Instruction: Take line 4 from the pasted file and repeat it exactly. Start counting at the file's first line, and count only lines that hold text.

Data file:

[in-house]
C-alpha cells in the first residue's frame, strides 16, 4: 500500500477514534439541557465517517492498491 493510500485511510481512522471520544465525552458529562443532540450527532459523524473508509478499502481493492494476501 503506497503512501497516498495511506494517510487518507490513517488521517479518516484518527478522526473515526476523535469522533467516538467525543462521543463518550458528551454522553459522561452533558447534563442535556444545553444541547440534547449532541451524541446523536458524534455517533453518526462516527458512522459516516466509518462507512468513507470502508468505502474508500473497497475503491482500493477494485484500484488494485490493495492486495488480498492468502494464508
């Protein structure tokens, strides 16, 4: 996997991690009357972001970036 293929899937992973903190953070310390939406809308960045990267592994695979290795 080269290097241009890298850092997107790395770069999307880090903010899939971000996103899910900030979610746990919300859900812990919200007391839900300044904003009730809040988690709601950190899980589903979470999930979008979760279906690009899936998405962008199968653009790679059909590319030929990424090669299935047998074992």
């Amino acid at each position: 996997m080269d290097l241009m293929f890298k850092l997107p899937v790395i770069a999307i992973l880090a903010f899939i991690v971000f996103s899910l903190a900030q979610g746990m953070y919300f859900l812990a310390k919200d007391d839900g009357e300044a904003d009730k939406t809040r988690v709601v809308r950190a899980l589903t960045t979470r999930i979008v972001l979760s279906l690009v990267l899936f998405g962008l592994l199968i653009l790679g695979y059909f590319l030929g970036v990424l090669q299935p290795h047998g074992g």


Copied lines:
């Amino acid at each position: 996997m080269d290097l241009m293929f890298k850092l997107p899937v790395i770069a999307i992973l880090a903010f899939i991690v971000f996103s899910l903190a900030q979610g746990m953070y919300f859900l812990a310390k919200d007391d839900g009357e300044a904003d009730k939406t809040r988690v709601v809308r950190a899980l589903t960045t979470r999930i979008v972001l979760s279906l690009v990267l899936f998405g962008l592994l199968i653009l790679g695979y059909f590319l030929g970036v990424l090669q299935p290795h047998g074992g």